Read any article about the benefits of teaching kids how to code and it will refer to how coding improves problem-solving skills, fosters creativity, and teaches computational thinking. In addition, it’s well-known that learning how to code helps prepare students for their futures in college and careers. While these are compelling reasons to start your child on their coding journey, the benefits of learning to code go far beyond improving skills or getting a job. Research shows that learning how to code fuels the brain in exciting and powerful ways. 

Code to Cope

Problem-solving, a skill that is enhanced by learning how to code, also teaches children about dealing with distress. Children learn to work through problems with persistence and creativity when they learn programming. Studies suggest that deficits in social problem-solving may be associated with an increased risk of depression in children and adolescents. In fact, problem-solving training is commonly used in the treatment of youth depression.

Coding teaches children how to resolve complex problems by breaking them down into smaller problems. A mastery of this process, called decomposition, is an integral life skill that benefits students whether they pursue a profession in technology or in any other field. Making mistakes, testing work, and correcting errors give kids the confidence to move beyond the problem with resilience.

Abstract image of the brain and coding

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Promote Brain Power

Learning to code is often described as tackling a new language and it may seem that this translation of symbols and information stems from the language processing part of the brain. Computer programming is also thought to employ the same skills as learning complex math problems, thereby exercising the left hemisphere.

As it turns out, learning to code involves brain power that is much more complicated and extensive. MIT neuroscientists have determined that coding activates a multiple demand network in the brain. This network’s activity is spread throughout the brain and is used for tasks that require holding many pieces of information in mind at once. It is also responsible for our ability to perform a wide variety of challenging mental tasks. In fact, reading computer code appears to activate both the left and right sides of the brain, fostering improved multi-tasking capabilities, boosting working memory retention, and preparing the brain for complex problem-solving.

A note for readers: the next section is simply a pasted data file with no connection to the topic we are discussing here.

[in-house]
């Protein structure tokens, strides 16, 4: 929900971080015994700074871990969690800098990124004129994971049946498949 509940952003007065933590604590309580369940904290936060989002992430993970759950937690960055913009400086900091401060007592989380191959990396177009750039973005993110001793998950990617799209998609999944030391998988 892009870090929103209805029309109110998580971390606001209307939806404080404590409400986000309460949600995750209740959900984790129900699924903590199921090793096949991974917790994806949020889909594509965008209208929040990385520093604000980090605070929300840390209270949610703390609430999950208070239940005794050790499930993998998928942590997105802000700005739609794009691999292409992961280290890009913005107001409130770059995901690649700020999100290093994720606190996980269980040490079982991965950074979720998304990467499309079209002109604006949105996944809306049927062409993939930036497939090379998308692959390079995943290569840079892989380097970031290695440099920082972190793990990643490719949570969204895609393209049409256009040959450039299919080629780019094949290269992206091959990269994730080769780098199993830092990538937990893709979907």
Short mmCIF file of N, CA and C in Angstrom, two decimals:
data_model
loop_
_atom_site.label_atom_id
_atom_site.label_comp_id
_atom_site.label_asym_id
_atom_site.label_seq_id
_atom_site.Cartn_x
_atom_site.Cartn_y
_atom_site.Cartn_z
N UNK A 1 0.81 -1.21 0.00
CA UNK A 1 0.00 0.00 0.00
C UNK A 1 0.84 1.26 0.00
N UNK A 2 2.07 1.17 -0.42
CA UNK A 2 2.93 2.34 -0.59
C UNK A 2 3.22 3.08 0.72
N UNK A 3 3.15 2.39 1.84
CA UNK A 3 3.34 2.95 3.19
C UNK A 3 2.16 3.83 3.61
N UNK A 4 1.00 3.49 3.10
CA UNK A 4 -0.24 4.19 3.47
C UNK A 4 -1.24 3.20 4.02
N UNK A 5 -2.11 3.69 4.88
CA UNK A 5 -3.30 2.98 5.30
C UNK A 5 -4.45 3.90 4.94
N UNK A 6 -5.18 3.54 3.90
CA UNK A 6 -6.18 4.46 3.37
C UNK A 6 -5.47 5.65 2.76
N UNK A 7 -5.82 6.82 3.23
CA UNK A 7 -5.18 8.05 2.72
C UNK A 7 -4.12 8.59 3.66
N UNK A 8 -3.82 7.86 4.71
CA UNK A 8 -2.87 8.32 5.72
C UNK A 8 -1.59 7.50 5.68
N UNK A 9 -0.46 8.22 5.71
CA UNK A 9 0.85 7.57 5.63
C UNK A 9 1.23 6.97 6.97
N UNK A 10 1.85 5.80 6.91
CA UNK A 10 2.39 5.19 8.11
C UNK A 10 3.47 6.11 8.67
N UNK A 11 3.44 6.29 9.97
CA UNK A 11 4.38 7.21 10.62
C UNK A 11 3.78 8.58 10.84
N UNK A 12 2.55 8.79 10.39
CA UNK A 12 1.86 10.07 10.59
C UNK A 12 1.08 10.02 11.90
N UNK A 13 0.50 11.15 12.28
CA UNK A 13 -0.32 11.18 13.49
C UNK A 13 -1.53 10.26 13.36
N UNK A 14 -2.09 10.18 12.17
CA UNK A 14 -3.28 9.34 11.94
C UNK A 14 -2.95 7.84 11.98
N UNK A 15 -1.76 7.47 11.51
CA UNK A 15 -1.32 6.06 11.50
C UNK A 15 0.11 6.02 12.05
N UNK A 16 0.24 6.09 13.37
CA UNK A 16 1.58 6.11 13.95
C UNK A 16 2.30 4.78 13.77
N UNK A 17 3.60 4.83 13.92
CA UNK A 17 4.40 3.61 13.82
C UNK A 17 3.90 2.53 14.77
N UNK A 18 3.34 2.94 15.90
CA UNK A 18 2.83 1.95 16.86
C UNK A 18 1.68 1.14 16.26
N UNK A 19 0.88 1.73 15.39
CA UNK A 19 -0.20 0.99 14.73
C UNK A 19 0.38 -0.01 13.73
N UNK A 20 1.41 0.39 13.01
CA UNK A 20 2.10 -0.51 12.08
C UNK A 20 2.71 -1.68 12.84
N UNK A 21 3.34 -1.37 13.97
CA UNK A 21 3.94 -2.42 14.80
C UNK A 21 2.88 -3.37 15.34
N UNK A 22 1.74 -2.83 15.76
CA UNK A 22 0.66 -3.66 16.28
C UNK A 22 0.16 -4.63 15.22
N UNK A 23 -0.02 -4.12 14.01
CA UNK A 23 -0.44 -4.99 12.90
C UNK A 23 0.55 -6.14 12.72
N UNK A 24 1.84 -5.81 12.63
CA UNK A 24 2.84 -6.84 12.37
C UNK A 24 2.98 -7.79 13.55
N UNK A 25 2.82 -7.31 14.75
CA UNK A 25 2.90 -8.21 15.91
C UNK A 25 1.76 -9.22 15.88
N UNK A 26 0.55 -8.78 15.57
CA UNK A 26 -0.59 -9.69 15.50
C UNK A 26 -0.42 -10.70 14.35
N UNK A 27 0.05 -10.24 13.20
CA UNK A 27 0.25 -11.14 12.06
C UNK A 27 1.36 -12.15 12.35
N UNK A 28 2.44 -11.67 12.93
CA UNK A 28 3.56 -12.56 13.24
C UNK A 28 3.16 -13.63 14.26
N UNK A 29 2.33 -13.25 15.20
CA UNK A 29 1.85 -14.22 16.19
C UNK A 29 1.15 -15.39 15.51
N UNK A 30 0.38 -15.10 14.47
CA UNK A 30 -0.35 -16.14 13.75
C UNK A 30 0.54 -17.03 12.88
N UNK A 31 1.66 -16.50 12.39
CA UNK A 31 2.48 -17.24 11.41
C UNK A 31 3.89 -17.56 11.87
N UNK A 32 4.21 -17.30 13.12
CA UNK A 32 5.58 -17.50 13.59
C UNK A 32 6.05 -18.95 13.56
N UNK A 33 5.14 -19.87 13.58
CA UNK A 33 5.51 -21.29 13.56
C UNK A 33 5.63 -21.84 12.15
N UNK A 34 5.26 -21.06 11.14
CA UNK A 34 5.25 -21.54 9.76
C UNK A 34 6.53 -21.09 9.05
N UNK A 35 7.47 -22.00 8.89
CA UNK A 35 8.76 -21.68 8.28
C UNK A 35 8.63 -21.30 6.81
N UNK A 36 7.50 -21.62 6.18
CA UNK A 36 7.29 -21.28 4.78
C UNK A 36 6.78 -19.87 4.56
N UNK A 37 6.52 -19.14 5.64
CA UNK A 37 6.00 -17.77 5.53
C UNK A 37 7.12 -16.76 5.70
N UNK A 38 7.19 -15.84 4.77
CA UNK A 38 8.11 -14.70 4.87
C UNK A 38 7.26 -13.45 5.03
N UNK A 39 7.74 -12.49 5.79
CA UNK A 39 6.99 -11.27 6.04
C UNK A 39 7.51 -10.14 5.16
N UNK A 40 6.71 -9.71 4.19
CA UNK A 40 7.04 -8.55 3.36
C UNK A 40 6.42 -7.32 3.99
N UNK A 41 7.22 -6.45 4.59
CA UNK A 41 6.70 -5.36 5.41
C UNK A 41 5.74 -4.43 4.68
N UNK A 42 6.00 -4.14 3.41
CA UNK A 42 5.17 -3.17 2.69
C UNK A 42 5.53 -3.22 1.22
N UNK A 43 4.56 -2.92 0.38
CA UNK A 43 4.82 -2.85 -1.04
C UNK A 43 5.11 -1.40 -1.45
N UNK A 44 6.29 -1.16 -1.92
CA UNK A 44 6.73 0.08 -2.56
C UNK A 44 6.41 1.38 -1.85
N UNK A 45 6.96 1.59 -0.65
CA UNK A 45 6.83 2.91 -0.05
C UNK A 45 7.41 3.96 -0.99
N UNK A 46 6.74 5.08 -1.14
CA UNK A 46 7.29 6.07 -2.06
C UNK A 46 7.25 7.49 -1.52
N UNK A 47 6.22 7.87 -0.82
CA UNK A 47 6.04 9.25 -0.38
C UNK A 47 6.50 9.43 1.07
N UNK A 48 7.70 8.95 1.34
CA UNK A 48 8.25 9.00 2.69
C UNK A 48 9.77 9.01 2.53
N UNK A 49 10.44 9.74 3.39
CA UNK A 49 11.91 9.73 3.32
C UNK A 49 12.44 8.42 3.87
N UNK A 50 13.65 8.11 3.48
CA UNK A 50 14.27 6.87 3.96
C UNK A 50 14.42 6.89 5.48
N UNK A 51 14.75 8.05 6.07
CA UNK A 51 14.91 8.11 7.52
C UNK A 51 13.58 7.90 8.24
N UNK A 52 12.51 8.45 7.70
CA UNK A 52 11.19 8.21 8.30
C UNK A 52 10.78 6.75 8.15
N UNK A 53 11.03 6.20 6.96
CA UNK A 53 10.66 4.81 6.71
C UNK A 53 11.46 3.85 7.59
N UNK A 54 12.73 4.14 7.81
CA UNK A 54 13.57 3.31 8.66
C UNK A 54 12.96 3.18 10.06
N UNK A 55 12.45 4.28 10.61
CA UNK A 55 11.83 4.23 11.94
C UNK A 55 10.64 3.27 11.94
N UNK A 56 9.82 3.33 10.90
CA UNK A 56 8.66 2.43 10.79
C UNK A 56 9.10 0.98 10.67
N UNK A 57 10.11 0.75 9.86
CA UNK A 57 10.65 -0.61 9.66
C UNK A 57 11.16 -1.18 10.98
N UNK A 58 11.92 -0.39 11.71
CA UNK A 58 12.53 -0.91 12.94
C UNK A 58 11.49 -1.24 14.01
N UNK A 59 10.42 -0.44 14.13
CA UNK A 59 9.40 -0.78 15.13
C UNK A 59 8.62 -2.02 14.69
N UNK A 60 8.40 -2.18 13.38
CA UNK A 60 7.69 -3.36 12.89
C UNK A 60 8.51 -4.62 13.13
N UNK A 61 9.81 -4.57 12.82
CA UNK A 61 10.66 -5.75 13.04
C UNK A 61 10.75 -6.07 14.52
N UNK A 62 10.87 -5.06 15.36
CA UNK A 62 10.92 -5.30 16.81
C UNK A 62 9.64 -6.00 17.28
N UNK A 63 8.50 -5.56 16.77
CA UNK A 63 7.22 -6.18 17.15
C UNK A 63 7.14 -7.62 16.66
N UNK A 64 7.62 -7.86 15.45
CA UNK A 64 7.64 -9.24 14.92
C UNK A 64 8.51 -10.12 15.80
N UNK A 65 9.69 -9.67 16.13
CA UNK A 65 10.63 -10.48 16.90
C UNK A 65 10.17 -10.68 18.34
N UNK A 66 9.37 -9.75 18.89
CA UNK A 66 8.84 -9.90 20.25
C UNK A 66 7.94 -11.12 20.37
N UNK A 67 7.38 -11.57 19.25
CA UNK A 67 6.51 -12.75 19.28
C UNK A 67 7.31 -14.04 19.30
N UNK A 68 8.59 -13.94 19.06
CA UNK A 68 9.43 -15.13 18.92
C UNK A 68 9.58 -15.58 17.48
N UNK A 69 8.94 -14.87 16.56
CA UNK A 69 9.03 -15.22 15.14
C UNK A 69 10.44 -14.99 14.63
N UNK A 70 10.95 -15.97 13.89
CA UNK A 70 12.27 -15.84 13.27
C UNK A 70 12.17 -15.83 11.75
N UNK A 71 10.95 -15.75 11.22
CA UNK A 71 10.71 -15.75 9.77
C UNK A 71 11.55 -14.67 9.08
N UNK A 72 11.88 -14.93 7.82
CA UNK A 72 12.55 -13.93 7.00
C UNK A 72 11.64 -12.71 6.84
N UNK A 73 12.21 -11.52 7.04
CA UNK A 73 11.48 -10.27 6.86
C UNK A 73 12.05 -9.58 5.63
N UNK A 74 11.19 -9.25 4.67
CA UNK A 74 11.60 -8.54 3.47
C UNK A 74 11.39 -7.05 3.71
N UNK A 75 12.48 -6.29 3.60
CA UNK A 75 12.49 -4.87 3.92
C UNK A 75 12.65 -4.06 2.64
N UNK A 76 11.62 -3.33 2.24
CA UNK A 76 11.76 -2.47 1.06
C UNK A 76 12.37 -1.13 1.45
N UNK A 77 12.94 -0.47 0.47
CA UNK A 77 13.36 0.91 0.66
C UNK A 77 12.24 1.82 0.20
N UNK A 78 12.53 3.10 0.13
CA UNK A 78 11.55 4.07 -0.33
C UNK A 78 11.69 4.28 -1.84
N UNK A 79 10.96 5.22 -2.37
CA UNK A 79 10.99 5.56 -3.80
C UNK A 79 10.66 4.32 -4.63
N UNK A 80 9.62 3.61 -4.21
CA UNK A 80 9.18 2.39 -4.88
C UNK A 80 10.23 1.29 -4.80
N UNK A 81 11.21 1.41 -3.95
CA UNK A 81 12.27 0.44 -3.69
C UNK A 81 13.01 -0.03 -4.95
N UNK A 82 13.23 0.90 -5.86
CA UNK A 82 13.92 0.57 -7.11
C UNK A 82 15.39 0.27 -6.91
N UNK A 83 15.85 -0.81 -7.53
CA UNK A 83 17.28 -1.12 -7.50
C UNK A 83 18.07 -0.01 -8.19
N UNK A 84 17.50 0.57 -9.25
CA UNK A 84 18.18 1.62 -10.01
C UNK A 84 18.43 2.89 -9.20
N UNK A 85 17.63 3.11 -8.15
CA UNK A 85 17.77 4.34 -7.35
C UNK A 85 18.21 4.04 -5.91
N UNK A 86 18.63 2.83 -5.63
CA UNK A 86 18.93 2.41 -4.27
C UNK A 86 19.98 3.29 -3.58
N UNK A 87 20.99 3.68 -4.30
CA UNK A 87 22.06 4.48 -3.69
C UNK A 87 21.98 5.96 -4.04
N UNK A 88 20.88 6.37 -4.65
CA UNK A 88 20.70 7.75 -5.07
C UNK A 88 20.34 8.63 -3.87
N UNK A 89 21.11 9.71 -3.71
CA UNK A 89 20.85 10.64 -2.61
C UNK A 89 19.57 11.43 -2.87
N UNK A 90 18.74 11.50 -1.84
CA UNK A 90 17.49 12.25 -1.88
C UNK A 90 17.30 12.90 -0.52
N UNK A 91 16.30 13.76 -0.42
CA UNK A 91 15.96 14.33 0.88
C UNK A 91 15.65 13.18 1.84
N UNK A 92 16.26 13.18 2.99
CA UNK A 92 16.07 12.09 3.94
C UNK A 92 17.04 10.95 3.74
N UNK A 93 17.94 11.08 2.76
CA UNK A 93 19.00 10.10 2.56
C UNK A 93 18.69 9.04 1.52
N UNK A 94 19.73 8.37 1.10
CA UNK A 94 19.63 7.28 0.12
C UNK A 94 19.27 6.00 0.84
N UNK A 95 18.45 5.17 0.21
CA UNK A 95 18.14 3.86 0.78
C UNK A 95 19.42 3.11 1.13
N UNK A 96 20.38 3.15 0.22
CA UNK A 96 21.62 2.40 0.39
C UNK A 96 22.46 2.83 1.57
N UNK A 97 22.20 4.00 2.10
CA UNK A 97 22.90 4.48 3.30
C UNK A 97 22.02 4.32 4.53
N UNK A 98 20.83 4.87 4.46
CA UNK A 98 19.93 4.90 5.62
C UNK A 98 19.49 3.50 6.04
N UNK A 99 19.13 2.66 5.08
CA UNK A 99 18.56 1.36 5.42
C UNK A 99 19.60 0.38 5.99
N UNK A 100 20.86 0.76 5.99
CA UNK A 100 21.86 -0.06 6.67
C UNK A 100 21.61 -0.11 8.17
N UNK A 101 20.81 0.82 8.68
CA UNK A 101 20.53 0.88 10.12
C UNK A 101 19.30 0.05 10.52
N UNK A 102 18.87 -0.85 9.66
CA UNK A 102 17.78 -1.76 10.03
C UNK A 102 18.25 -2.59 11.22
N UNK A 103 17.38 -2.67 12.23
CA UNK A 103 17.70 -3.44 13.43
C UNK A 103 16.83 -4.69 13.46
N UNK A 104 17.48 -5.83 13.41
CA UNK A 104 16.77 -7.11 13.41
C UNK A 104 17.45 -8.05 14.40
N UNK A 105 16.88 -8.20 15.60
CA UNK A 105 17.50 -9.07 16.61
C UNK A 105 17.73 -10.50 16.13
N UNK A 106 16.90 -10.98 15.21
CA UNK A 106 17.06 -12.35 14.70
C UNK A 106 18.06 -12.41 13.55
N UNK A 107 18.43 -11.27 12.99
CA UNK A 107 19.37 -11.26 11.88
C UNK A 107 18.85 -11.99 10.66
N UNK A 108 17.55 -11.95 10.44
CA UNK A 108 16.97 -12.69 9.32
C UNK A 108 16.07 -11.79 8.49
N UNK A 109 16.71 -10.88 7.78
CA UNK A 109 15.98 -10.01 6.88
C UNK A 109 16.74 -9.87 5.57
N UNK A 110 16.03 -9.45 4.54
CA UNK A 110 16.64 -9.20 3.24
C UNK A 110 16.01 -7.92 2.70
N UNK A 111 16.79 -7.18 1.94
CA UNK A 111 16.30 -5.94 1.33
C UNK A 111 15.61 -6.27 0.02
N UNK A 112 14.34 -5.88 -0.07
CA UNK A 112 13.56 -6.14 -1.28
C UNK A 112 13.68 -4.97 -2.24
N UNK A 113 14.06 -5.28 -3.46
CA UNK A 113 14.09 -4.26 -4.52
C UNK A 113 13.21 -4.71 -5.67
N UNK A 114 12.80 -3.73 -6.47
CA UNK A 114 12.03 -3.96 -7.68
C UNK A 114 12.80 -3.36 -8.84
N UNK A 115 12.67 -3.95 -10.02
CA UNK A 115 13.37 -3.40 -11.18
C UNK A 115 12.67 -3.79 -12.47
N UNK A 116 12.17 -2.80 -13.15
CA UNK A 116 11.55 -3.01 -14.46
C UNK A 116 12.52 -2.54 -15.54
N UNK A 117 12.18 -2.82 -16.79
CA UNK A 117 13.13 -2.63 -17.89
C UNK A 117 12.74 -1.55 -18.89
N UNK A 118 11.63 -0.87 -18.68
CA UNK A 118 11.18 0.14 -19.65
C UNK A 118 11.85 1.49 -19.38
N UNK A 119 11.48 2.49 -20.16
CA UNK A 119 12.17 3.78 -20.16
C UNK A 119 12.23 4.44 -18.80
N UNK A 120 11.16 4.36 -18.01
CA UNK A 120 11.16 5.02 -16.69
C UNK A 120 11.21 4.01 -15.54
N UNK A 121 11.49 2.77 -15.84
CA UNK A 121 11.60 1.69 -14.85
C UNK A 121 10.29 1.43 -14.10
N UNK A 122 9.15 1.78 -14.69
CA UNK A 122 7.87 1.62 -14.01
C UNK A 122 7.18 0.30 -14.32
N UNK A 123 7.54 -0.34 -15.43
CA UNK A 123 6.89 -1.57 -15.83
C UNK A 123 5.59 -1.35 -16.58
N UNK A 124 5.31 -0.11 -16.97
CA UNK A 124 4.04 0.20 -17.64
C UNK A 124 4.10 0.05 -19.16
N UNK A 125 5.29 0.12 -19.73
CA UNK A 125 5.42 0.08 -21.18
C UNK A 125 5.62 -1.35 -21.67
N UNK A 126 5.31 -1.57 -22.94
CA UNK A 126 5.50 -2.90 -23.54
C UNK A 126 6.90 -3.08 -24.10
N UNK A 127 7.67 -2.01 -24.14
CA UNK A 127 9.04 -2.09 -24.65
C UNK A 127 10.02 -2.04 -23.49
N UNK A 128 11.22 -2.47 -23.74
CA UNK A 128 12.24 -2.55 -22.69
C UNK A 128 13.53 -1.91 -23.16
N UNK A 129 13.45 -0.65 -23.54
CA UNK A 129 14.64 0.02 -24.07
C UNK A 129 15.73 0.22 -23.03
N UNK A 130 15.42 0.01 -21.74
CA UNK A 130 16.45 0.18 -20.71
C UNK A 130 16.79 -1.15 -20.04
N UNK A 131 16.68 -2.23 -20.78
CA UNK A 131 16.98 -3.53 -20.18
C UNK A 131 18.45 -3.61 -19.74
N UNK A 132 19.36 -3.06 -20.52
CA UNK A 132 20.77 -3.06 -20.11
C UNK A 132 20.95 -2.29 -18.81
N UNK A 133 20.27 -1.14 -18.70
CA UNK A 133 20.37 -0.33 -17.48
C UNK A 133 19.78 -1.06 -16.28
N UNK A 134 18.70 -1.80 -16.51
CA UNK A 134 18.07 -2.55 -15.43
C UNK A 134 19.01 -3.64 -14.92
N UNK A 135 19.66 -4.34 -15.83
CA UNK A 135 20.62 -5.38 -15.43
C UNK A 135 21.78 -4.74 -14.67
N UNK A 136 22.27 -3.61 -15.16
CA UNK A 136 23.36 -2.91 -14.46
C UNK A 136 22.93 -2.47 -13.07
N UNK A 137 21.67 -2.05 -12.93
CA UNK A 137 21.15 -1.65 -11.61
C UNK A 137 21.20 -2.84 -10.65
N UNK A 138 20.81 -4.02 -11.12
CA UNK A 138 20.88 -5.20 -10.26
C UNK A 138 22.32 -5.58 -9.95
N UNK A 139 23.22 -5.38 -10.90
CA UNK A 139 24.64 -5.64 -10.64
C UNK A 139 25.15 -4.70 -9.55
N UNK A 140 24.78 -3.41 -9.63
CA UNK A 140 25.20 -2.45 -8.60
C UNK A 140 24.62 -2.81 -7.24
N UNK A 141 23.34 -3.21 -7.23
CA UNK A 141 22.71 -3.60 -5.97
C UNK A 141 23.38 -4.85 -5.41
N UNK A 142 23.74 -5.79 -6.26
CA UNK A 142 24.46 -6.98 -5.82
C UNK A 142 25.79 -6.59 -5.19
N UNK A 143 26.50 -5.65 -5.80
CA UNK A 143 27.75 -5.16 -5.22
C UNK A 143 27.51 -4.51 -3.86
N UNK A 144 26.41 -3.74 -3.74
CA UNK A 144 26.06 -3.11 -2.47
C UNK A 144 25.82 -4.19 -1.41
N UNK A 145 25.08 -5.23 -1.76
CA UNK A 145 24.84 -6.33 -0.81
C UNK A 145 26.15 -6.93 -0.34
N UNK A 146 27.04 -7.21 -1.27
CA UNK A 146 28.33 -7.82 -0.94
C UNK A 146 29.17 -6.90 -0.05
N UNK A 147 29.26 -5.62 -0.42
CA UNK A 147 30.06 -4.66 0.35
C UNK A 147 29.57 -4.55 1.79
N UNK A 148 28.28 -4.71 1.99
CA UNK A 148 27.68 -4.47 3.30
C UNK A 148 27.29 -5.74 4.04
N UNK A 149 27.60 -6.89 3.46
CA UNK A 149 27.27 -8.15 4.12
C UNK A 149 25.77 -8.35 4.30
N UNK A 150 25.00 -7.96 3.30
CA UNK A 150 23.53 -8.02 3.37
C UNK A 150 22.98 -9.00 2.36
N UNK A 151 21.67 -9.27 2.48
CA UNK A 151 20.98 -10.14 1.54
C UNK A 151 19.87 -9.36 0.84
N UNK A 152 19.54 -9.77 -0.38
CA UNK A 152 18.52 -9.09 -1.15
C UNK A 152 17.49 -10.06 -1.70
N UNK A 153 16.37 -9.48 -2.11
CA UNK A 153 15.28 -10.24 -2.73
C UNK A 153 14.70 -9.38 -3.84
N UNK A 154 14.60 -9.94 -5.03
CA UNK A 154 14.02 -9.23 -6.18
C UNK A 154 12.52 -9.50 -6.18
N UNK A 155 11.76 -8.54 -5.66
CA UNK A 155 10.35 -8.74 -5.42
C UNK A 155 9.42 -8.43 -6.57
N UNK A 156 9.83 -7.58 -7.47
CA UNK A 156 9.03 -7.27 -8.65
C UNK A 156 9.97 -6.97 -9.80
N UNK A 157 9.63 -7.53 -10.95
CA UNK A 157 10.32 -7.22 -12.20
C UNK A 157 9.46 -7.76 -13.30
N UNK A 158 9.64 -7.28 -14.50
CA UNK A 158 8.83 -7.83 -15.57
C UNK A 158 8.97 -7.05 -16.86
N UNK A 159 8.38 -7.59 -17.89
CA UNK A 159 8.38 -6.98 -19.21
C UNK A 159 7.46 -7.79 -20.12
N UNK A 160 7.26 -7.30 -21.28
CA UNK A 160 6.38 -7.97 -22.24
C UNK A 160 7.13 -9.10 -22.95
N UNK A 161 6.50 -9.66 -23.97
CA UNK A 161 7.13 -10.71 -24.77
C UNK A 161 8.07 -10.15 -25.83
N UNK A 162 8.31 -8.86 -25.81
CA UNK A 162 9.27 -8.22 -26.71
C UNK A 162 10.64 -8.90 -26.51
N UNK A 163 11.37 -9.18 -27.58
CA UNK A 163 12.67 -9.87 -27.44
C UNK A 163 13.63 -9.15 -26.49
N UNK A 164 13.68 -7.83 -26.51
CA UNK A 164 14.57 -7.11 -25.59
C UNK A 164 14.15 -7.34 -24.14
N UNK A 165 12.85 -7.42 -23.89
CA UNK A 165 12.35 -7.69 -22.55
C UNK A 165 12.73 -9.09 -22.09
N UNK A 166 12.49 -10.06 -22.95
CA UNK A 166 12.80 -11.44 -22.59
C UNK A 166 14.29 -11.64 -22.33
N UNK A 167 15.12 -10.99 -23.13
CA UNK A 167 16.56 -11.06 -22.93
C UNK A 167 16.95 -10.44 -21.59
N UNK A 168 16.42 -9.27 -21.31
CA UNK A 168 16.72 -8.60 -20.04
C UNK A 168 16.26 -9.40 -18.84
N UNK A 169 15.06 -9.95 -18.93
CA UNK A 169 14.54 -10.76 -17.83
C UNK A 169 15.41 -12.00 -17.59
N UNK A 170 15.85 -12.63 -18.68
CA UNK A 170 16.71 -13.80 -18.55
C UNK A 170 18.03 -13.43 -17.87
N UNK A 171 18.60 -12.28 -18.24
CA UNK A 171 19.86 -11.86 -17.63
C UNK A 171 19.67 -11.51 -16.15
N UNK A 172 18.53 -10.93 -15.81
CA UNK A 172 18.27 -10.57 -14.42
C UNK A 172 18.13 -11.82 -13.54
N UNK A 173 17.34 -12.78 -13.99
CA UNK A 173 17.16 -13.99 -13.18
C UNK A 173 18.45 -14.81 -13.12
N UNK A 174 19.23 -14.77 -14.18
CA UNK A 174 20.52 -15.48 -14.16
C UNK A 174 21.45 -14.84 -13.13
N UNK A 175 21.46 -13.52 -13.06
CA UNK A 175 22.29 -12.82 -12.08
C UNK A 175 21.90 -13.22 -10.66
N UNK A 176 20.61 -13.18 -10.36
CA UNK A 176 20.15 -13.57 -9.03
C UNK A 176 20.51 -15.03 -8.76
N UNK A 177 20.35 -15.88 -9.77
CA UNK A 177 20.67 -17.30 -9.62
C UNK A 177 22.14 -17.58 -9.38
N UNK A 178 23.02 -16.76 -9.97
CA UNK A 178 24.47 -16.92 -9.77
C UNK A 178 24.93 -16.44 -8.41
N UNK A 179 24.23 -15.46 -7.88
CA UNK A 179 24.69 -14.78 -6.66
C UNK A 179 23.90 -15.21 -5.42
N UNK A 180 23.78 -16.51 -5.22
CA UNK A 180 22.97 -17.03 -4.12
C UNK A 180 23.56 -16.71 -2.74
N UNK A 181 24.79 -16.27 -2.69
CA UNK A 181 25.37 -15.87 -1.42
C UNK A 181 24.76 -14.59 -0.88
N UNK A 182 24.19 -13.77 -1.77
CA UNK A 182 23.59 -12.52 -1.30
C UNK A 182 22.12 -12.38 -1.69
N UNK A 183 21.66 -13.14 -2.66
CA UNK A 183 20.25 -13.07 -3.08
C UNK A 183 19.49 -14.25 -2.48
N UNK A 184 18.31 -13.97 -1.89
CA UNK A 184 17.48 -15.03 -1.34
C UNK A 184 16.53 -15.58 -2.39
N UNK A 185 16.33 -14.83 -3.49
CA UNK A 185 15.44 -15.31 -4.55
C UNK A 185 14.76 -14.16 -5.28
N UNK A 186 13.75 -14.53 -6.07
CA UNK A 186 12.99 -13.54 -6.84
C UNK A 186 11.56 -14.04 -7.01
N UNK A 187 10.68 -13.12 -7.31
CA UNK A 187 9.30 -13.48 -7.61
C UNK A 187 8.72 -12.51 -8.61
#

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Enhanced Social Skills

We all have images of the programmer hunched over his computer writing code alone. Ironically, nothing is further from the truth. In the working world, programmers function as a part of a team that communicates and collaborates to accomplish goals. No product rests on the shoulders of one person, in fact communication and teamwork skills are listed as top priorities for companies hiring programmers. 

Children who code with their peers learn and practice the same indispensable skills that professional programmers use at work, thereby enhancing the social-emotional learning that is vital for school, work, and life success. Children can engage in collaboration while working toward a common goal. This fosters the development of higher-level interpersonal skills such as negotiating and relationship building.

Teen boy and girl in coding class.

Sharpened Executive Functioning

Executive functioning refers to skills that help children focus, plan, prioritize, work toward goals, self-regulate behaviors and emotions, and adapt to new and unexpected situations. These skills develop most rapidly in early childhood and continue to mature until adulthood. Becoming proficient in these skills doesn’t come automatically but is developed through experiences and practice.  

A study reported in Frontiers for Physiology shows that executive functioning in young children is significantly improved with only a limited amount of coding practice. Not only is computational problem solving enhanced by coding, but the supporting executive functions such as planning and response inhibition are improved as well. Response inhibition skills allow children to practice self-control and focus on complex tasks.

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Learning to Code Builds Success

Just as learning any new language fosters the development of new areas of the brain and enhances learning and memory abilities, learning to code improves a unique set of skills that support emotional health, learning abilities, social skills, and executive functioning. 

With so many convincing reasons for teaching children how to code, it’s not surprising that 79% of parents want their children to learn this valuable skill at a young age. Finding a comprehensive coding curriculum, however, might not always start at school. Only about half of all American high schools offer computer programming classes.

Fortunately, there are a wide variety of resources for learning how to code outside of a typical school setting. Among them, CodeWizardsHQ’s virtual coding classes check all of the brain-building skill boxes. Classes for elementary school start as young as age 8. The small group method of instruction with live teachers provides the comprehensive curriculum and peer interaction that is necessary to improve social, learning, executive functioning, and problem-solving skills that prepare students for lifelong success.